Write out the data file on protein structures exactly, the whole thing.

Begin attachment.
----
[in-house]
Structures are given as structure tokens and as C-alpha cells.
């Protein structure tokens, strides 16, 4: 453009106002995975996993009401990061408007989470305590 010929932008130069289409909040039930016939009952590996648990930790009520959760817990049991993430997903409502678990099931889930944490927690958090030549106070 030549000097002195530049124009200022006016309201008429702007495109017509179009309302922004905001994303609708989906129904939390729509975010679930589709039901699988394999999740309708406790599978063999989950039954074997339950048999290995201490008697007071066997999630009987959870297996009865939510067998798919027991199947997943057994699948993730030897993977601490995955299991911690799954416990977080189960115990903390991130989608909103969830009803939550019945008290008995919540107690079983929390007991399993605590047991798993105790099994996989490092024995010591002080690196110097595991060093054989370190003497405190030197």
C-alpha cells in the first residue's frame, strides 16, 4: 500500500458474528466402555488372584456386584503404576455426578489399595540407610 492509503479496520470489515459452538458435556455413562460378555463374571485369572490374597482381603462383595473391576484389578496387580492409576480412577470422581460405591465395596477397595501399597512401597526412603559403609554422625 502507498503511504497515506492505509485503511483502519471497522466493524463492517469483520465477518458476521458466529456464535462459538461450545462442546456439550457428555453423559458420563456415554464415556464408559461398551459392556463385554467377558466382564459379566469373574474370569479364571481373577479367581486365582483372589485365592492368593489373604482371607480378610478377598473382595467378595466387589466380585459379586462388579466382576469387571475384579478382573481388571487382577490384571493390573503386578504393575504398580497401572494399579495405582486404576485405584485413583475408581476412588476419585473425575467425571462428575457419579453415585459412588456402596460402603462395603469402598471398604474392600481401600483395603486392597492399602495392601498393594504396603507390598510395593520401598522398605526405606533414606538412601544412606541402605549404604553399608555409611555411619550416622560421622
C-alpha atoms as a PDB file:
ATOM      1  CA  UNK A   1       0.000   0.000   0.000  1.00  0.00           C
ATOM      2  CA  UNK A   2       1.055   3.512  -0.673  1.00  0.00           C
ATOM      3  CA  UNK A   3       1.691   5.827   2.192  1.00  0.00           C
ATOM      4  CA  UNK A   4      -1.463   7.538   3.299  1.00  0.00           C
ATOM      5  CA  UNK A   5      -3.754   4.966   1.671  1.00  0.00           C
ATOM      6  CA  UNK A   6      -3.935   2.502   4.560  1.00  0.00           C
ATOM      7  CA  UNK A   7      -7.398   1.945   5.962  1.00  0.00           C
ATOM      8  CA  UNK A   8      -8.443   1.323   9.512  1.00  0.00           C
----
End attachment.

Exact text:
[in-house]
Structures are given as structure tokens and as C-alpha cells.
């Protein structure tokens, strides 16, 4: 453009106002995975996993009401990061408007989470305590 010929932008130069289409909040039930016939009952590996648990930790009520959760817990049991993430997903409502678990099931889930944490927690958090030549106070 030549000097002195530049124009200022006016309201008429702007495109017509179009309302922004905001994303609708989906129904939390729509975010679930589709039901699988394999999740309708406790599978063999989950039954074997339950048999290995201490008697007071066997999630009987959870297996009865939510067998798919027991199947997943057994699948993730030897993977601490995955299991911690799954416990977080189960115990903390991130989608909103969830009803939550019945008290008995919540107690079983929390007991399993605590047991798993105790099994996989490092024995010591002080690196110097595991060093054989370190003497405190030197």
C-alpha cells in the first residue's frame, strides 16, 4: 500500500458474528466402555488372584456386584503404576455426578489399595540407610 492509503479496520470489515459452538458435556455413562460378555463374571485369572490374597482381603462383595473391576484389578496387580492409576480412577470422581460405591465395596477397595501399597512401597526412603559403609554422625 502507498503511504497515506492505509485503511483502519471497522466493524463492517469483520465477518458476521458466529456464535462459538461450545462442546456439550457428555453423559458420563456415554464415556464408559461398551459392556463385554467377558466382564459379566469373574474370569479364571481373577479367581486365582483372589485365592492368593489373604482371607480378610478377598473382595467378595466387589466380585459379586462388579466382576469387571475384579478382573481388571487382577490384571493390573503386578504393575504398580497401572494399579495405582486404576485405584485413583475408581476412588476419585473425575467425571462428575457419579453415585459412588456402596460402603462395603469402598471398604474392600481401600483395603486392597492399602495392601498393594504396603507390598510395593520401598522398605526405606533414606538412601544412606541402605549404604553399608555409611555411619550416622560421622
C-alpha atoms as a PDB file:
ATOM      1  CA  UNK A   1       0.000   0.000   0.000  1.00  0.00           C
ATOM      2  CA  UNK A   2       1.055   3.512  -0.673  1.00  0.00           C
ATOM      3  CA  UNK A   3       1.691   5.827   2.192  1.00  0.00           C
ATOM      4  CA  UNK A   4      -1.463   7.538   3.299  1.00  0.00           C
ATOM      5  CA  UNK A   5      -3.754   4.966   1.671  1.00  0.00           C
ATOM      6  CA  UNK A   6      -3.935   2.502   4.560  1.00  0.00           C
ATOM      7  CA  UNK A   7      -7.398   1.945   5.962  1.00  0.00           C
ATOM      8  CA  UNK A   8      -8.443   1.323   9.512  1.00  0.00           C